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Long-tailed tit –  I was SO excited to see this!
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Chiff chaff

…on the fence:

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Male blackbird
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Juvenile jackdaw

…and this, a mobile phone picture, out my kitchen window of the goldfinch sitting on the telephone wires which became an album cover for the Peter Bruntnell Trio.

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So… I’m going to try and figure something out this year, but last year I resorted to hanging out of my bedroom window photographing the birds in my next door neighbour’s cherry tree – not sure what all the passers-by made of this, but I was able to take some lovely images!

In winter/early spring before the leaves and blossom appear, it was fairly straightforward to locate the birds in the tree.  I tended to use my Nikon crop-frame camera with the Tamron 150-600mm, allowing a focal length of 900mm, perfect for these little birds, mounted on my tripod with gimble head and often cable release.

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…and one slightly “arty” shot

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However it was a tad trickier once the leaves and blossom appeared, although it was definitely more photogenic  – I’d spot a bird but couldn’t find it through the viewfinder and the bird had often descended to the feeder before I located the spot.

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Love this blue tit!

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One bird I was really keen to photograph with the new leaves was the male bullfinch.  The orange of its breast feathers matched that of the unfurling leaves.  This took bucket loads of patience and frustration.  Mad dashes upstairs to the window whenever I spotted it often resulted in failure (Murphy thought I was quite crazy), or not quite the image I was looking for.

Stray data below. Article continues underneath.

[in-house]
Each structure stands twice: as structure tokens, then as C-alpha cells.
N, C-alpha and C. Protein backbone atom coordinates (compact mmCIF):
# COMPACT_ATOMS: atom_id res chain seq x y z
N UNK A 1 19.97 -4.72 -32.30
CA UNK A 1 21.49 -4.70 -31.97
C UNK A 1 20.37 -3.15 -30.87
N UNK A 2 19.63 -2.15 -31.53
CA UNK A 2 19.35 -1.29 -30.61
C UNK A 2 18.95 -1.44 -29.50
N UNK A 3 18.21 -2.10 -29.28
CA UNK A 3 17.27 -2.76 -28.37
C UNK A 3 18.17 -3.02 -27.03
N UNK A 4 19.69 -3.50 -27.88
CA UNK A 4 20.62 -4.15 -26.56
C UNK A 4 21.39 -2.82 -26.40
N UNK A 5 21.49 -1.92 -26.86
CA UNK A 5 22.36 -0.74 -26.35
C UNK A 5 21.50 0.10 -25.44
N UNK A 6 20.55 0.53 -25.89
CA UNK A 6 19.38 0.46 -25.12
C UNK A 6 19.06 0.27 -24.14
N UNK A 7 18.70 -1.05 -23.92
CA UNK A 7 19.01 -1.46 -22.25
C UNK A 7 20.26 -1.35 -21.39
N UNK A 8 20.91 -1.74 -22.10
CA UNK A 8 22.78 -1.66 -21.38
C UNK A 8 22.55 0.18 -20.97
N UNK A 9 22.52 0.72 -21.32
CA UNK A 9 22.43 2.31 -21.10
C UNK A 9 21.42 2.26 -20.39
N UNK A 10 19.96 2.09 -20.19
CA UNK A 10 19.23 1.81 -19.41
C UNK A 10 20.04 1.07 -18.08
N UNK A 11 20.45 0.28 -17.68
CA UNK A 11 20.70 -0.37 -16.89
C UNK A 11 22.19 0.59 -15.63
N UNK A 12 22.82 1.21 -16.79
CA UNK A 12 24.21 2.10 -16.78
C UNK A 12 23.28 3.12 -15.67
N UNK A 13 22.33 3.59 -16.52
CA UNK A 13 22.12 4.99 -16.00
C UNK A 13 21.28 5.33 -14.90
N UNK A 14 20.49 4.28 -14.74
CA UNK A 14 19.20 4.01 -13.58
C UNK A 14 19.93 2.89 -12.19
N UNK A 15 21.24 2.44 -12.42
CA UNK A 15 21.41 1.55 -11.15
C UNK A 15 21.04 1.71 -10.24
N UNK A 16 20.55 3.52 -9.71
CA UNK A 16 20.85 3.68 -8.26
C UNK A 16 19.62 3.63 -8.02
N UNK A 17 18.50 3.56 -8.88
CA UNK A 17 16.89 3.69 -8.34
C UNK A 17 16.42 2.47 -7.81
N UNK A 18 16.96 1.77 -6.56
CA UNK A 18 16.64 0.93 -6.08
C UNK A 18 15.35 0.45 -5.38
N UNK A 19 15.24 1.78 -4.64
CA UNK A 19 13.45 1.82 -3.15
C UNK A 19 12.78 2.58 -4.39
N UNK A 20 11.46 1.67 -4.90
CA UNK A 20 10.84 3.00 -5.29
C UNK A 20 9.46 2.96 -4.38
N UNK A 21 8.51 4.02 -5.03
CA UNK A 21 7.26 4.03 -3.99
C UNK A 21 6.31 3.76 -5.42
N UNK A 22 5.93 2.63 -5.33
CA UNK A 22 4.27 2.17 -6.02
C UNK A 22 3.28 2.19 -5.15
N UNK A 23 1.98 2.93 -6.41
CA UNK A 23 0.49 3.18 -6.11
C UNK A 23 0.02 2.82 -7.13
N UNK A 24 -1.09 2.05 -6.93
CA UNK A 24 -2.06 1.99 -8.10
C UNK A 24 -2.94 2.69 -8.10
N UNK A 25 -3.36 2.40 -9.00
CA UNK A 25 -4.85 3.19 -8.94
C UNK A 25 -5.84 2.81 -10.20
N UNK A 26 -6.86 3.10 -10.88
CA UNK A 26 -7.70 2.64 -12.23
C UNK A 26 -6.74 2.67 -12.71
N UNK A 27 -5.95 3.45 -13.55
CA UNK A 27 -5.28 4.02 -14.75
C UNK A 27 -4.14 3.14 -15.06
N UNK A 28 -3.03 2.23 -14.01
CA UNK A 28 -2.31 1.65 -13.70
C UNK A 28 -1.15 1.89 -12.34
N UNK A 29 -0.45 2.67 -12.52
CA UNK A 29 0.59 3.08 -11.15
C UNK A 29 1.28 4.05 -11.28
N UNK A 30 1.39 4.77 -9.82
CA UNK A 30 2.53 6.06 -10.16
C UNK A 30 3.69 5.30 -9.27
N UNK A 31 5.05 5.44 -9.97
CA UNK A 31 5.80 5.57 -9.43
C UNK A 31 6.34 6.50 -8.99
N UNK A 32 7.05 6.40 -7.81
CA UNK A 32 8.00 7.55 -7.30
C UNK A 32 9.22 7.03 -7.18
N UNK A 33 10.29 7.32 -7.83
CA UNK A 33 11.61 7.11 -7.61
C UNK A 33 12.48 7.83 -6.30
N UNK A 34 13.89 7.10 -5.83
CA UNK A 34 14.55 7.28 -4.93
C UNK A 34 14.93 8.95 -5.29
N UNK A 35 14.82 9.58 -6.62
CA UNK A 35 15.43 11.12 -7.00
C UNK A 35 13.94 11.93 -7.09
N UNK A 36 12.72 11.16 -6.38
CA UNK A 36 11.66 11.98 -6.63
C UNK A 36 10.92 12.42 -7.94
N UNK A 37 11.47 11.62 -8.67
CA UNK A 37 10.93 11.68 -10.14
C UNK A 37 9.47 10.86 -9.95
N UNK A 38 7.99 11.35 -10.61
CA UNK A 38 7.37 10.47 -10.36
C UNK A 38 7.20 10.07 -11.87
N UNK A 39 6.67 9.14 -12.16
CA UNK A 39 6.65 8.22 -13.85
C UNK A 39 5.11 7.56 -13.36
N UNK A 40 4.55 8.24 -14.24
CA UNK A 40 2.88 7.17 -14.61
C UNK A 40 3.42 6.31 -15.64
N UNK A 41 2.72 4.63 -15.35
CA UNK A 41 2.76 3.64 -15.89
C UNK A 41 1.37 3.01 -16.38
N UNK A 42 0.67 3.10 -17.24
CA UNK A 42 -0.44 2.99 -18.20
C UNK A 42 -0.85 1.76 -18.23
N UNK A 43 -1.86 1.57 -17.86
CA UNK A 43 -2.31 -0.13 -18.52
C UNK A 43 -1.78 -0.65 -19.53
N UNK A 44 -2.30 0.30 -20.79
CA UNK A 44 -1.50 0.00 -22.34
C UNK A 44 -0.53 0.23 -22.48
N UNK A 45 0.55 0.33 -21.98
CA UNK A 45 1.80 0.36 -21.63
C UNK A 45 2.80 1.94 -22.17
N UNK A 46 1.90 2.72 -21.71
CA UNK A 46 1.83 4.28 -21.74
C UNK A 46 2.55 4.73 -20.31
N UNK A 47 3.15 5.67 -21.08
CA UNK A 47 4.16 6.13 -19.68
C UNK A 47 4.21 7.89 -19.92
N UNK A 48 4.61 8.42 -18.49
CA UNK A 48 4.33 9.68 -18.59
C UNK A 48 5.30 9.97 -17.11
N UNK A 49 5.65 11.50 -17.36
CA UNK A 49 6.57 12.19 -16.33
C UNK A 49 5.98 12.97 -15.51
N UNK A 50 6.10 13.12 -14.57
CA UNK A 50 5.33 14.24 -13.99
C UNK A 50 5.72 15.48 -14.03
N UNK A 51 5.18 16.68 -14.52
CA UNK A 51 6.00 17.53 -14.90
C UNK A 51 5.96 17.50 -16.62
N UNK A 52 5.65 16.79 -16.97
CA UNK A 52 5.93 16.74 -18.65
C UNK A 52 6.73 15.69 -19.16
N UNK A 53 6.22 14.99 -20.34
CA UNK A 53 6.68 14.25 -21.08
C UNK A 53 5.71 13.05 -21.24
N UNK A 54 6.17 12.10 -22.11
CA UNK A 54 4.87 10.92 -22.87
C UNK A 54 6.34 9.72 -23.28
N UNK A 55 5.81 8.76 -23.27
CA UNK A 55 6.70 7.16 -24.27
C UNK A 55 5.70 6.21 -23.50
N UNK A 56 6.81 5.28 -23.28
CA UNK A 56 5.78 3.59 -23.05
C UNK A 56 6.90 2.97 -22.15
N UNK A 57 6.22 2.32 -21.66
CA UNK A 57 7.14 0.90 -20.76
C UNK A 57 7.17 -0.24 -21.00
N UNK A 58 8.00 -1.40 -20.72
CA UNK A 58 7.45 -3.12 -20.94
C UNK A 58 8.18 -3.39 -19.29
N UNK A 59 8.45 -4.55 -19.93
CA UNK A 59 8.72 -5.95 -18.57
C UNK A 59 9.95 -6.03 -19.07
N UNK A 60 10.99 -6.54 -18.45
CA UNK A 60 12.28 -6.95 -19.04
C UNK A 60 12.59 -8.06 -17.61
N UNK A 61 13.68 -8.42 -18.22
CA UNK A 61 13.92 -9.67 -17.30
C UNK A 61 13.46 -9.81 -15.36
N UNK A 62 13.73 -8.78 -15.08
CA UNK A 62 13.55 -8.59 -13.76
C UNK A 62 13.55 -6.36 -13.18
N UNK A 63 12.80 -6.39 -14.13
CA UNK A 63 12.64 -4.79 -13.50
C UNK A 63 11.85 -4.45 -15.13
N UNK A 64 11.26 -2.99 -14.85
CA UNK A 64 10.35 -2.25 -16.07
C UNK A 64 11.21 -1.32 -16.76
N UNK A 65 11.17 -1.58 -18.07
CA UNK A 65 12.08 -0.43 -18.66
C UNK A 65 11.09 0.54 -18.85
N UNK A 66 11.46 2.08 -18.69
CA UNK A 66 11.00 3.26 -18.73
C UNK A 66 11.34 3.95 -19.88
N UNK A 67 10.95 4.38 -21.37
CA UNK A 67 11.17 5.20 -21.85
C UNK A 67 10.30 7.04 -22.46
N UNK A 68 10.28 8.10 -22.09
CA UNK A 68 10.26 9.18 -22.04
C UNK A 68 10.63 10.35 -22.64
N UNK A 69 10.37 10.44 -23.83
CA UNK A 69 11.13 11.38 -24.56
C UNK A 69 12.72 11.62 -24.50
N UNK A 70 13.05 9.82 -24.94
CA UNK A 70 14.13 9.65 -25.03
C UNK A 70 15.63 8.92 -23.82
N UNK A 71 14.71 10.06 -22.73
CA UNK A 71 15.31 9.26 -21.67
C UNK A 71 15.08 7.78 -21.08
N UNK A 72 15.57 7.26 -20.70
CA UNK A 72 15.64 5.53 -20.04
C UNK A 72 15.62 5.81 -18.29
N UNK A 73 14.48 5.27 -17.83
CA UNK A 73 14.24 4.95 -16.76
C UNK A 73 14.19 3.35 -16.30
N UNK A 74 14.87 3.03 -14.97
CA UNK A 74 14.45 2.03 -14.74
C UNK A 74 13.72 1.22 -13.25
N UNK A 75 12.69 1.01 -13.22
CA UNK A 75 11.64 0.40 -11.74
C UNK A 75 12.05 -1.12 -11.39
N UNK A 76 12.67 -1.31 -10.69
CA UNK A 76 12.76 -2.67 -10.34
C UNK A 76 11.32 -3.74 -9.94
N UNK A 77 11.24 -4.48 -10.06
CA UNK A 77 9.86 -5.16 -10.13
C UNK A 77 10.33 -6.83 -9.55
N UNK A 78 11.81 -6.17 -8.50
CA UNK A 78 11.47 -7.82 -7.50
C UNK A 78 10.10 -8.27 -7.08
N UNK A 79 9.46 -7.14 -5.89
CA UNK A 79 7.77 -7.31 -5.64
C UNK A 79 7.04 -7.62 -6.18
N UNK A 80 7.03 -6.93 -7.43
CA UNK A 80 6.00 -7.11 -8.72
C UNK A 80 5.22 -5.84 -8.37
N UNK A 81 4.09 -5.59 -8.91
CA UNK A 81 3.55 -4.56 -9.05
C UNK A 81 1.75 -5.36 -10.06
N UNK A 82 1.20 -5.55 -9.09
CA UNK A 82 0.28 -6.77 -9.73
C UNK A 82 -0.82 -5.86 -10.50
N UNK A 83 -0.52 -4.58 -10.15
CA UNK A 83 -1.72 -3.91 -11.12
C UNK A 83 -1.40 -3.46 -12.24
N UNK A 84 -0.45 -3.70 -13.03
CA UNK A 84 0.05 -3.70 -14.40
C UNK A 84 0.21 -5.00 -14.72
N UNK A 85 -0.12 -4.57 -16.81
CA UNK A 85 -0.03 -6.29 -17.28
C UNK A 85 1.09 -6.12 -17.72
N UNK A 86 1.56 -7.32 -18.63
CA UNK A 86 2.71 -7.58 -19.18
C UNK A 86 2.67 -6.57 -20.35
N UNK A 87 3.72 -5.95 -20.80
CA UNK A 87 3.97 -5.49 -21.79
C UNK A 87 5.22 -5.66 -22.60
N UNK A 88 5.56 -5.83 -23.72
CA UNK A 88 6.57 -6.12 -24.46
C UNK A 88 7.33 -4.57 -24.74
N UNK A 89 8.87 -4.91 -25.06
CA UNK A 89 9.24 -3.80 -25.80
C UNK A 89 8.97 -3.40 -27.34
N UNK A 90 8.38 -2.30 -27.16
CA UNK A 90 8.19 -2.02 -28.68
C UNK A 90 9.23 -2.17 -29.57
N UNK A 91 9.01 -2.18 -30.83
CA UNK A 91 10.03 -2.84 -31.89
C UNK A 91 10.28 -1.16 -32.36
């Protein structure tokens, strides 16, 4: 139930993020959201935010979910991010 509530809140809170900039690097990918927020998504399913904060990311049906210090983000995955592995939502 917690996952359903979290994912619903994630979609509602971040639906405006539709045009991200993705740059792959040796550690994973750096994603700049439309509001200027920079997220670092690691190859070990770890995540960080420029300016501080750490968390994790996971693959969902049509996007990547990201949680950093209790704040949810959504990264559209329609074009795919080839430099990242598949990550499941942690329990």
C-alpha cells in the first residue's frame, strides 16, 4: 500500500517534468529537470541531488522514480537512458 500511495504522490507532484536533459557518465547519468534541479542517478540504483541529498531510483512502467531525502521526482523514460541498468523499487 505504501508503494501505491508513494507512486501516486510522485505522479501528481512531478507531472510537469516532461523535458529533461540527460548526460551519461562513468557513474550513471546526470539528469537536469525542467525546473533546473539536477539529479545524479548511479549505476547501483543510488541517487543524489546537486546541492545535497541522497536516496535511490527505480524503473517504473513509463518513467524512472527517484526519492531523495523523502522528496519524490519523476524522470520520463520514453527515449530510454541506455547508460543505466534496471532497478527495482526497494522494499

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Missed the tree completely!
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Colours right, but telephone wire wrong
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The blurry leaves at the fore-front ruin this shot and not enough orange
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Not enough orange and the blurry pink are the problems here although I like the expression

but finally!  I succeeded.  My most satisfying image of 2017.

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So I’ve done okay in 2017, and hopefully I can do something to make the garden work better for me this year – especially as the cherry tree has been cut right back and probably won’t bloom in 2018.  I’ll keep you updated!

Rabbit with Feather – How I Got The Shot

Little did I know when I popped down to my local Glasgow park to try out my new Tamron 150-600mm lens in late June 2016 that I’d take my most popular photograph – a rabbit with feather in its mouth!